How to Offer Children Choices Within Limits
- Make the choices respectful to both parent and child. If we say "Either quit throwing the ball in the house or I'll take it away," we are making a threat, not offering a respectful, fair choice. An effective, mutually respectful choice would be, "You can either play with the ball outside or with another toy inside. You decide." Here, parents address their safety concerns and respect the child's need or desire to play.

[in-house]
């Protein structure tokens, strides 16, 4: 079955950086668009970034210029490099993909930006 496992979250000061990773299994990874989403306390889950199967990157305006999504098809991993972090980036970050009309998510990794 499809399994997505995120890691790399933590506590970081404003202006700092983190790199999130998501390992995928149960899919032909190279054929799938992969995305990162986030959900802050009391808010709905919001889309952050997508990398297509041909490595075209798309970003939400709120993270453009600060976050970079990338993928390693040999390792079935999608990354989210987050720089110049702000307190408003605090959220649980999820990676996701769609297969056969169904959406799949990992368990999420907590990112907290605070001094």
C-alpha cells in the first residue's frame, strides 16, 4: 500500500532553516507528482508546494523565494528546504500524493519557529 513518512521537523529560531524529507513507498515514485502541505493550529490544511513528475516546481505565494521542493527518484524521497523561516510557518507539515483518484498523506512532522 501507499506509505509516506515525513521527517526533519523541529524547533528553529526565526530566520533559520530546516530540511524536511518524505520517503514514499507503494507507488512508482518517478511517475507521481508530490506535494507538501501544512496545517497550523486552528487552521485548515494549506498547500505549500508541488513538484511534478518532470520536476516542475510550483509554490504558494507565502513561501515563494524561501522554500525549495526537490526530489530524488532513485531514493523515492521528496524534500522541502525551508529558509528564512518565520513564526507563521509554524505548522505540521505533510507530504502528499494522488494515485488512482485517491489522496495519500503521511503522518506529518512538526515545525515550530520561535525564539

- If we say "Do you want milk or juice" and children say, "I want both," we can say, "Which one first?"
- If children persist, we can say, "You can decide or I'll decide for you and you might not like what I decide."
- If children don't like the choice they made, acknowledge their disappointment and remind them that they can choose another option next time.
- If a child tends to change his/her mind, confirm the choice and your expectation that he/she sticks with it. For example, say "Okay, you chose cereal, right? Once I pour the milk on the cereal, I expect you to eat it."